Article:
Kiss Kiss Bang Bang, a film written and directed by Shane Black, and said to be based in part on Brett Halliday’s novel Bodies Are Where You Find Them, is a detective mystery and a black comedy, featuring Robert Downey Jr. as a petty thief who, in escaping from the police, stumbles into an audition and tries out for a part as a detective in a film, and is taken to California for further consideration. He meets a detective, a gay man, bluntly honest and professional, played by Val Kilmer, who is asked to give him pointers on how detectives work. As various mysteries and murders are introduced, and cases unfold, the line between truth and fiction is explored in this entertaining film. Downey meets a young woman he knew as a girl, who has a sad story about her father’s abuse of her younger sister. There’s a scene in which, to avoid detection of their nearness to a dead body, Downey and Kilmer kiss, a calculated distraction, and one that would have been provocative if presented in a film even ten years ago. Both men are entering middle age, and they do not project the same fresh sensuality they did in their youth: part of what is exciting and shocking about the sexuality of young people is their frisky animal quality, another is their innocence; and neither man, both with lines on their still handsome faces, has that kind of energy.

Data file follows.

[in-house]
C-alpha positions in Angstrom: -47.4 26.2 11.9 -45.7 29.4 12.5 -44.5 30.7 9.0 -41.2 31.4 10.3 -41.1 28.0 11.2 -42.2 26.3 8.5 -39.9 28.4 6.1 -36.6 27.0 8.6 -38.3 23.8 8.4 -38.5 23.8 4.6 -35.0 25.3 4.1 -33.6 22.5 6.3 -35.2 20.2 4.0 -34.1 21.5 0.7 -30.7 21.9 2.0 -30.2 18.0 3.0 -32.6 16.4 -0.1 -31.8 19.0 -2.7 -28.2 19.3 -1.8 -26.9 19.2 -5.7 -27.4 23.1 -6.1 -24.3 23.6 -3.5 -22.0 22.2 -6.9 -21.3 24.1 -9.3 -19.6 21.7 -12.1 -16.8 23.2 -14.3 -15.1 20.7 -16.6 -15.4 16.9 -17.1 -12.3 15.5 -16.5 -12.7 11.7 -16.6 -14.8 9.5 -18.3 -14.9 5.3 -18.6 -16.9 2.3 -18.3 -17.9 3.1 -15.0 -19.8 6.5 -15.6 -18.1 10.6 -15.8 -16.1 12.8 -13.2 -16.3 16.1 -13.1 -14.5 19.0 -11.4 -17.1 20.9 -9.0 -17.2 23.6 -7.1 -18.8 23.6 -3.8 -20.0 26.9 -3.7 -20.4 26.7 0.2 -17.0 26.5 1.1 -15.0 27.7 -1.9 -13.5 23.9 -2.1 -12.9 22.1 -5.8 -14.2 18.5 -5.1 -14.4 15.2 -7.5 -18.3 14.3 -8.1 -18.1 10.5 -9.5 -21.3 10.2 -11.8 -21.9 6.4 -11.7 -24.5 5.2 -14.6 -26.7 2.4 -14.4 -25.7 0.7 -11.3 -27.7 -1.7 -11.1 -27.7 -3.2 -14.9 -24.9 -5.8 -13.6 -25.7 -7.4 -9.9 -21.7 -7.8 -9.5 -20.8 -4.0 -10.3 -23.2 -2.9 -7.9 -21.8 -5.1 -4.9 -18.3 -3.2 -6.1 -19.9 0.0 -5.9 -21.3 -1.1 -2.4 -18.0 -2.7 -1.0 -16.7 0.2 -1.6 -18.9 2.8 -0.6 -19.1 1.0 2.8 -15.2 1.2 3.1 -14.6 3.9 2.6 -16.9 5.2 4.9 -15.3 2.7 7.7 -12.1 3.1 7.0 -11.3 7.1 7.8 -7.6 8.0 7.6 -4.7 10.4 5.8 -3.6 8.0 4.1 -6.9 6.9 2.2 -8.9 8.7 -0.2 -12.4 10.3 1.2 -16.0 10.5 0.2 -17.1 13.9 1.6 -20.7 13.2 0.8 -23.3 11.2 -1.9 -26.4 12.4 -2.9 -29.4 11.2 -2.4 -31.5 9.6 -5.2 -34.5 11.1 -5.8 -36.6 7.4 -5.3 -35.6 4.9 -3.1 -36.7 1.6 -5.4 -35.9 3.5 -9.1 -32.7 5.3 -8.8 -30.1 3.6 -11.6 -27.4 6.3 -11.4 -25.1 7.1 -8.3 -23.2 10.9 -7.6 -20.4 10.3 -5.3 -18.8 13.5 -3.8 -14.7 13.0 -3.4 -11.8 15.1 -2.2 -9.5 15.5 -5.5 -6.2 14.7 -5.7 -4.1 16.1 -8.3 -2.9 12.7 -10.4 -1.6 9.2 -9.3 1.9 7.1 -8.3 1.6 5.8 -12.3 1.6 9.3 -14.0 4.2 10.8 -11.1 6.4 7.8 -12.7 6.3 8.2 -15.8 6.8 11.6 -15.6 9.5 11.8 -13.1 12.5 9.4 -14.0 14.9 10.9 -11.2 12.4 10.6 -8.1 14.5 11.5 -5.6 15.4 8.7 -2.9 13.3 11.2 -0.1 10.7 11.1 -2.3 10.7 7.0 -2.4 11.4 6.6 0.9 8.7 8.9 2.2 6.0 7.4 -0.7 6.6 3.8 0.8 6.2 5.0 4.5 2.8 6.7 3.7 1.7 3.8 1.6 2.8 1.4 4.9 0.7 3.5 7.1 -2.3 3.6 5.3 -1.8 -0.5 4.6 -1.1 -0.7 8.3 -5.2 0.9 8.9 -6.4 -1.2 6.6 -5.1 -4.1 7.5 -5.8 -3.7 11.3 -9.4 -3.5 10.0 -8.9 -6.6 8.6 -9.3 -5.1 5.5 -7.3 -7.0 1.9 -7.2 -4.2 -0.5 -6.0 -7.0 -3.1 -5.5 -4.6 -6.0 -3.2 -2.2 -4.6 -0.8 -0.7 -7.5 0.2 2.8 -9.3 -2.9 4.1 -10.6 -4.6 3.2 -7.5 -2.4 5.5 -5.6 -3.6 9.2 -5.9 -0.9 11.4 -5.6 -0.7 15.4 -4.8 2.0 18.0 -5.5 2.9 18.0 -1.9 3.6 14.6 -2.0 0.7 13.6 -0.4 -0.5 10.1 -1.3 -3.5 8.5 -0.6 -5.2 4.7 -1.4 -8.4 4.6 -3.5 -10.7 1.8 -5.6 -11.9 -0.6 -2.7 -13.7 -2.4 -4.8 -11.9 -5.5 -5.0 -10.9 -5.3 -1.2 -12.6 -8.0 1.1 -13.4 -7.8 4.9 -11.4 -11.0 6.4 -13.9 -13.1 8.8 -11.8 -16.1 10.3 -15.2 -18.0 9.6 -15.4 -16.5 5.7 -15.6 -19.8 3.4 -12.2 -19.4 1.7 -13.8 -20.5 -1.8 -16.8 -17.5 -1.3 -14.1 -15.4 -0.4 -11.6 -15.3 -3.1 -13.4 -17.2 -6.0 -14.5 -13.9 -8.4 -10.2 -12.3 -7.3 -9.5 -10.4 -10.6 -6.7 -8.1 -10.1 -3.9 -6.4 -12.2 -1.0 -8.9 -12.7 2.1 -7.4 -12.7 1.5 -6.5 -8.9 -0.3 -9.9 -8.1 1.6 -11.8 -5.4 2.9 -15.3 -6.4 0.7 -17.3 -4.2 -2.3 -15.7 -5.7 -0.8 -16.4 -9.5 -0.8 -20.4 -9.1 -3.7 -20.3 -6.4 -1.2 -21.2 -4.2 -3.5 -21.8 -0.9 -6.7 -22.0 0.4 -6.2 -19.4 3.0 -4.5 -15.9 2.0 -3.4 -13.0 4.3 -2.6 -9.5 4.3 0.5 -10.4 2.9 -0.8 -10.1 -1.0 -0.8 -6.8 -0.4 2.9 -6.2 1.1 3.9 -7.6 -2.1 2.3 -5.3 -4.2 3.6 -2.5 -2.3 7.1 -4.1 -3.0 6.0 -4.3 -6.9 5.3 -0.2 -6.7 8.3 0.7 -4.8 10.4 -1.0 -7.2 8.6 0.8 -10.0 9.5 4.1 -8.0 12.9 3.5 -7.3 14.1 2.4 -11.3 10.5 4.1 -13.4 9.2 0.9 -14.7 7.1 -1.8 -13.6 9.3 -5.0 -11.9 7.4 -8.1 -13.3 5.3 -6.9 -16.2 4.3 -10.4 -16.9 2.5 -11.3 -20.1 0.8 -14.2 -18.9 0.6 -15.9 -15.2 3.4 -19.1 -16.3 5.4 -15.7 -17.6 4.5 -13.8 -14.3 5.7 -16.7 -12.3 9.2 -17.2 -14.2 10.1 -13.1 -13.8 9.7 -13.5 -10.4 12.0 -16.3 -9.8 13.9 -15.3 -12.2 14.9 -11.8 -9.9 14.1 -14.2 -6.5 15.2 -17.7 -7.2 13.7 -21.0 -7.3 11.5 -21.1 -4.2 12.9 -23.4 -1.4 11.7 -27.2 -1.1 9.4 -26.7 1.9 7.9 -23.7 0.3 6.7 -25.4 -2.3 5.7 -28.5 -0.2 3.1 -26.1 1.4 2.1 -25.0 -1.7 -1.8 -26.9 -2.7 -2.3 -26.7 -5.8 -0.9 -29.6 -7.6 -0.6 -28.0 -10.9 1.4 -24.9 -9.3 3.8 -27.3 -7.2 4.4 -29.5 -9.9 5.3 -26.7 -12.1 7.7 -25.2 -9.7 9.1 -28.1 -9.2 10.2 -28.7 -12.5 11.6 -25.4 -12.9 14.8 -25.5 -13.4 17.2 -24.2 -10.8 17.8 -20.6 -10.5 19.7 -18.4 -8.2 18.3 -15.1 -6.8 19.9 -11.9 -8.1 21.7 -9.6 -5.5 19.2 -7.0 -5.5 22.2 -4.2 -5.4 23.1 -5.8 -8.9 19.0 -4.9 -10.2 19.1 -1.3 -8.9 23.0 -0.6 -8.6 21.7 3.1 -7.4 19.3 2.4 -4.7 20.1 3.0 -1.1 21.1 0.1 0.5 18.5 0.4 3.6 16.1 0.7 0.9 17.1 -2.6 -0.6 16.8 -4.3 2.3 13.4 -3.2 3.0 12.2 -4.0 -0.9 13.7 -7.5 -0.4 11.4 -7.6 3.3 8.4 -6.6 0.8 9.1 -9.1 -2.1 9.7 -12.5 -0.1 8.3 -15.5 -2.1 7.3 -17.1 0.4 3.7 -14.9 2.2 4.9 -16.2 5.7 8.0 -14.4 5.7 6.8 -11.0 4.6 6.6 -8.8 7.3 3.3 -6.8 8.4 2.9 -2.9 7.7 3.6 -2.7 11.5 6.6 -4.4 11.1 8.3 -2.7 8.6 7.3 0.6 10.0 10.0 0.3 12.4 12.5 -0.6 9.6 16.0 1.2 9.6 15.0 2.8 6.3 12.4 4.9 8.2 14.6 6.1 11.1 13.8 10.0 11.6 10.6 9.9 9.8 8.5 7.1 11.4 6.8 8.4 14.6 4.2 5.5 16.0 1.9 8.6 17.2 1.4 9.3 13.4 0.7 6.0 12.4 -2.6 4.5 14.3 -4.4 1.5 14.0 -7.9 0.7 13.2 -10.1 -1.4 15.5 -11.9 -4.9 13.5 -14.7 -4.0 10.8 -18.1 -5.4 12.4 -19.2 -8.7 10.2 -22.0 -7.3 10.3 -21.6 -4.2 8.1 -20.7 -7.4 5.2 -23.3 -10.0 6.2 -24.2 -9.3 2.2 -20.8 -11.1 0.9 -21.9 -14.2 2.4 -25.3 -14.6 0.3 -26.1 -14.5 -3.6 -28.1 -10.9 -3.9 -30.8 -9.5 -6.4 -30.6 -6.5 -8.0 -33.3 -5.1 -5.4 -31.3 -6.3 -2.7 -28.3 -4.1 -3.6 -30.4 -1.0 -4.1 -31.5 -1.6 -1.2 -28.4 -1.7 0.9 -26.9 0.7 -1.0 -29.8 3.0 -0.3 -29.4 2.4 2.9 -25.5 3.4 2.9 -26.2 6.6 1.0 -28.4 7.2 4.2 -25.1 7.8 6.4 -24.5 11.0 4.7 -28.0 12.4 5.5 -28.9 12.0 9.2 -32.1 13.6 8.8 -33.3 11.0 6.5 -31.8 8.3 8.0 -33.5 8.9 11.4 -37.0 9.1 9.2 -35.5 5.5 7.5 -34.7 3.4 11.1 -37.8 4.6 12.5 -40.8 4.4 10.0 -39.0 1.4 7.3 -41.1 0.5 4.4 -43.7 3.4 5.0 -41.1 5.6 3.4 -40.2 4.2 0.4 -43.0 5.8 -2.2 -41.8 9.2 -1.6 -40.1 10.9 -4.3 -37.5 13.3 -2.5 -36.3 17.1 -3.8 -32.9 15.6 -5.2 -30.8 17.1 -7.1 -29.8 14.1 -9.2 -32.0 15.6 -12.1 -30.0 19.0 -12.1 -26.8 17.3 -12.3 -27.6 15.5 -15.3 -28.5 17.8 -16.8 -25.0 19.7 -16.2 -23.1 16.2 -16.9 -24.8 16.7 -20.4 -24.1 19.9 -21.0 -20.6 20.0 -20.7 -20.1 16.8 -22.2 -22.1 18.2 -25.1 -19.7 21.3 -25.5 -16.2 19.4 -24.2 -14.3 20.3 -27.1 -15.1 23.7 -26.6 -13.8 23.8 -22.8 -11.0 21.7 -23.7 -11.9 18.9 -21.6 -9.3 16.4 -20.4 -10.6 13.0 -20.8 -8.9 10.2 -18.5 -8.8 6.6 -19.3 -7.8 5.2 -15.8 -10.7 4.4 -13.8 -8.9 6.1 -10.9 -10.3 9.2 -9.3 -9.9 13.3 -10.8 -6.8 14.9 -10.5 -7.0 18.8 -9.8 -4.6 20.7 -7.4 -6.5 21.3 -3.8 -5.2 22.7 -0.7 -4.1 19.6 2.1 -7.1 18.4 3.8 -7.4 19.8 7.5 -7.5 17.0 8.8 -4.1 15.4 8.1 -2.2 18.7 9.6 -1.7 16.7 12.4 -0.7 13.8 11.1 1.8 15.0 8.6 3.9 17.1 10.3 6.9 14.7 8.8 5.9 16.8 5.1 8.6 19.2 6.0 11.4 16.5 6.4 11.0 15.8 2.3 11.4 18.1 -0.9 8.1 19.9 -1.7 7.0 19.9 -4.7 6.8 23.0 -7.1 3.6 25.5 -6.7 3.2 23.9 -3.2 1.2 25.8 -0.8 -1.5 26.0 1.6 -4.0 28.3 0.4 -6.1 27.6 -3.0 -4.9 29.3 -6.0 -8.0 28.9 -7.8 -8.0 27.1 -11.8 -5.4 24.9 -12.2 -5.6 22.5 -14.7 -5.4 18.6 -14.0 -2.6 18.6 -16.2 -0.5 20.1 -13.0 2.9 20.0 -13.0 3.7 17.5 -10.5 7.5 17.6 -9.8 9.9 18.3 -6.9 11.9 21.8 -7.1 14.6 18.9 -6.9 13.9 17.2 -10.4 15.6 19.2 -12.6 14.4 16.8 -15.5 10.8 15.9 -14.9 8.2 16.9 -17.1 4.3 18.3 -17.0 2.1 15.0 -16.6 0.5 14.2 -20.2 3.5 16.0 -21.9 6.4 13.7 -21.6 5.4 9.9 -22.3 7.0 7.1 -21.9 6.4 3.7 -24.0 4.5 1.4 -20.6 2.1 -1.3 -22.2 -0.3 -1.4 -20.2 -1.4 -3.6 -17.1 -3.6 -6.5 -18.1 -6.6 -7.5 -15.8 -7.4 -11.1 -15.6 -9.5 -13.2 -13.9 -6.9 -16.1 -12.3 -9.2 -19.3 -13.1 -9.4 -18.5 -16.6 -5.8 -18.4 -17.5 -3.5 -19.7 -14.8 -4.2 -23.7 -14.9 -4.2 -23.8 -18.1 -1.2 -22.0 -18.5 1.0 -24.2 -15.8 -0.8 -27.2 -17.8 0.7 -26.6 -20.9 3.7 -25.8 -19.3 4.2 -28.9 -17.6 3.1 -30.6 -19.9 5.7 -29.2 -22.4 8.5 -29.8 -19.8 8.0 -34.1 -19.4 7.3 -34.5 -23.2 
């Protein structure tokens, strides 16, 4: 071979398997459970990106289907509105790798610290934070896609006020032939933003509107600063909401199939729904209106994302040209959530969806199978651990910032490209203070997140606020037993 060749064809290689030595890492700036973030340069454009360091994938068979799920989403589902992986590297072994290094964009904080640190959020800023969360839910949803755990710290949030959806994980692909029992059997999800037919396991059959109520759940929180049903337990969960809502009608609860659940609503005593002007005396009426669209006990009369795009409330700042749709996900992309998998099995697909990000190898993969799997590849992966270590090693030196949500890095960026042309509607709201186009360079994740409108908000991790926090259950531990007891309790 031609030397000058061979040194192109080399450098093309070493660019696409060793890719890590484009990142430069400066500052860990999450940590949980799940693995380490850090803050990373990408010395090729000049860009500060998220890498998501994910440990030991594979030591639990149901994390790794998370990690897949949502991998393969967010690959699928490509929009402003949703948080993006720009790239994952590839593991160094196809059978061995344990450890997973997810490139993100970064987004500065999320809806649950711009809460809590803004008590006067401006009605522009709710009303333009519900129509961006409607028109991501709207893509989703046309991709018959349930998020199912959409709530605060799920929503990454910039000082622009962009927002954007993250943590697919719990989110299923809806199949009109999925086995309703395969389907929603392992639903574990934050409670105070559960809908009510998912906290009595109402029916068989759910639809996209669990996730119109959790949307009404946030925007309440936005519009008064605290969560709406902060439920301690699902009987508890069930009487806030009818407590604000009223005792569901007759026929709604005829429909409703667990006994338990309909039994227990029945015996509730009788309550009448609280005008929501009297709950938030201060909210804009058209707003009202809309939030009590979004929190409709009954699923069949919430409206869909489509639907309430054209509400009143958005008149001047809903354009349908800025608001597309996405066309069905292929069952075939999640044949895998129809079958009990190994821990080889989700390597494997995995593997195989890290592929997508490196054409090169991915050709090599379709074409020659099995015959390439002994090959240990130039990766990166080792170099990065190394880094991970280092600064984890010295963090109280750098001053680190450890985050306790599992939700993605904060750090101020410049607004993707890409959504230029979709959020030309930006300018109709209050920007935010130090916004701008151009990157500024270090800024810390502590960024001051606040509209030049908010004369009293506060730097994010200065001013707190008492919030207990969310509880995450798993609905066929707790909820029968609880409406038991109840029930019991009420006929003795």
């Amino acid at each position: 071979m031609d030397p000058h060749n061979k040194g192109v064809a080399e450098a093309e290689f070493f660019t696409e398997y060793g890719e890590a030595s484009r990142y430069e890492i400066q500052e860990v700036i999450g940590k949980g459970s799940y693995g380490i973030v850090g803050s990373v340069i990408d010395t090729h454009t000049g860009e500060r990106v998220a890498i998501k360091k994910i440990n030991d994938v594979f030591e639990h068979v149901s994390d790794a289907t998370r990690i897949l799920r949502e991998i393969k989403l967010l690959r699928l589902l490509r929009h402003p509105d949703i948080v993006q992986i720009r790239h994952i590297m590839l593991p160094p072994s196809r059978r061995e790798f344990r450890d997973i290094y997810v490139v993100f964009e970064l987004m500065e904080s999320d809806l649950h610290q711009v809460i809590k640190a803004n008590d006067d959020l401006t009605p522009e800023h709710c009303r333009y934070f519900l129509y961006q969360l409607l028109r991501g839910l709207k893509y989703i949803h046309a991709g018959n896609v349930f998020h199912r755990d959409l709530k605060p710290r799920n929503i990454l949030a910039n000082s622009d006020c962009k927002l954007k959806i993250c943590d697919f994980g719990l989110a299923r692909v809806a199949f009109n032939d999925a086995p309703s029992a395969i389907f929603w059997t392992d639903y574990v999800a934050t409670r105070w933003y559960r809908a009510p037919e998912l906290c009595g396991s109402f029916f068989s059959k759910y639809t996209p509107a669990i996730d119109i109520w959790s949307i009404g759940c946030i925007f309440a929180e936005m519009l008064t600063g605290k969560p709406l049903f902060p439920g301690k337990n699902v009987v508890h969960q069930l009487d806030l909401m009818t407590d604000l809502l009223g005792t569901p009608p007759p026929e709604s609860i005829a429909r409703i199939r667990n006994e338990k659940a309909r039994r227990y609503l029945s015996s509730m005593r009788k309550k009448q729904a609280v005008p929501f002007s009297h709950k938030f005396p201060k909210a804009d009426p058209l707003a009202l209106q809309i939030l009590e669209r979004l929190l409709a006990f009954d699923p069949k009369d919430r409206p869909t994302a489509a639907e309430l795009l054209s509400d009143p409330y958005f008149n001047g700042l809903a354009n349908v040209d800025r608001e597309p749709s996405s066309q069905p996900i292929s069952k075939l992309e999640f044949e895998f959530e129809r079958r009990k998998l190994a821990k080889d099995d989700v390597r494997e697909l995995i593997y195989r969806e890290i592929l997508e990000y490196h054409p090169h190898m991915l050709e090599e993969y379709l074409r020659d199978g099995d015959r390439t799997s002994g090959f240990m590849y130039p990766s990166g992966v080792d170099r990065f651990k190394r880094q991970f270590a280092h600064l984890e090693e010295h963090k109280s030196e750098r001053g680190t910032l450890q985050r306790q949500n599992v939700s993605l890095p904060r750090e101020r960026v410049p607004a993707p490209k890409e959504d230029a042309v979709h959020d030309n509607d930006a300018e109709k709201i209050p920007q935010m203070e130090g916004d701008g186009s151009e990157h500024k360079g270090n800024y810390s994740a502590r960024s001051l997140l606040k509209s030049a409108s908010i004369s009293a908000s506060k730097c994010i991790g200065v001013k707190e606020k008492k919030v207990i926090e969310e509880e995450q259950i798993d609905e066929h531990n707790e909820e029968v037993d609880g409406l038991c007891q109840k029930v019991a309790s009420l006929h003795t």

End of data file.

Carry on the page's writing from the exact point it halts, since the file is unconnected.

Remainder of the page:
The Libertine, written by Stephen Jeffreys and directed by Laurence Dunmore, was a disappointment to me—and that is to say that it did not fulfill the vague hopes I had for it (regarding beauty, intensity, and transgression). I found myself thinking, This is a minor work—but that is a strange thing to think, unless there is something about the work that challenges what one considers major concerns. The film, which looks like old paintings, is about a decadent writer, the seventeenth-century earl of Rochester, poet John Wilmot, played by Johnny Depp. While many of the men in the film wear makeup and wigs, Wilmot does not wear makeup and his own hair hangs long. He does not wear makeup that is until his syphillis has infested his face and the makeup only partly—and hideously—disguises the fact of disease. Depp’s performance, for me, was a little too comic, a little too flippant. I found other actors in the film more remarkable; and that was a surprise. Depp could have given us more sensual hunger—more need for contact, stimulation. Rosamund Pike plays his neglected and loving wife, Elizabeth; and the scenes featuring her had a quality of nobility, passion, and thought that raised my sense of the poet’s circumstances and possibilities. Pike gives us a woman seduced by her husband’s love letters, and bewildered and hurt by his in-person disregard. She holds out to him love and a sense of decency that he does not attempt to live up to. He acknowledges his self-division, his being more entertained by his own mind than the company of others and his betrayal of his better instincts. He is, as the dialog sugggests, a fascinating character, but while Pike gives us an interesting woman—despite her devotion being a cliché of romanticism—Depp does not truly give us an interesting man. How could such a man inspire this woman’s loyalty? Rosamund Pike was in Pride and Prejudice, as were Tom Hollander, Kelly Reilly, and Rupert Friend: and in Pride and Prejudice, Rosamund Pike was a humble, loving woman, and here, while loving, she declares herself a force, and Hollander, a pandering and pompous parson in Pride is here a confident, proud, sometimes jabbing writer and friend of Wilmot; Reilly, an arrogant, disapproving woman in Pride is here an actress-whore who surprises herself and us with her care for Wilmot, and Rupert Friend, a compelling opportunist in Pride is here a young, fatally brash friend to Wilmot. Friend’s Billy Downs first spoke to Wilmot after Wilmot came to the aid of a thief—Billy realizes that Wilmot’s intercession puts Wilmot at risk, a risk Wilmot acknowledges and accepts. In a brief scene, when Friend is applying stage makeup to Depp and they touch each other, there’s a suggestion of erotic complicity, but the film does not develop that. It’s possible a scene or several scenes of homoeroticism were edited, as rumors of man-love came with the first announcement of the film’s production. Perhaps sex between men was one transgression too many, even for this film, which might be seen as the anti-??Pride and Prejudice??, a repudiation of the idea that personal desires can be reconciled with the dictates of society and nation. Nonetheless, when Depp’s Wilmot and Rupert Friend’s Billy Downs are finally seen after an absence—after Wilmot has fled the king’s anger—they are in a tavern with Wilmot leaning heavily against Downs. Rupert Friend is an able member of the cast, but as he is new to film, it’s odd to see Friend given a death scene so soon (he handles it mostly well)—and Friend, along with other cast members, was nominated (Friend for best newcomer)—as the newspaper ads trumpet—for an British independent film award. Samantha Morton plays an actress-whore Wilmot falls for (neither he, nor we, know why), and to whom Wilmot gives acting lessons; and at first Morton’s own performance was undistinguished but it grew in form and feeling. John Malkovich plays the king, Charles II; and he too conveys the potential of John Wilmot, the earl of Rochester: Charles says that he loves him and that Wilmot could be his Shakespeare and his persuasive public voice in the parliament, but Wilmot satirizes the king in pornographic verse and theater—and the king condemns him: to simply be himself, without recognition or encouragement from the king. As Wilmot’s disease worsens and he looks horrifying, Depp’s performance has a simplicity and vile toughness that come close to making up for his earlier lightness: it is also the character’s punishment for his life, for the risks he took.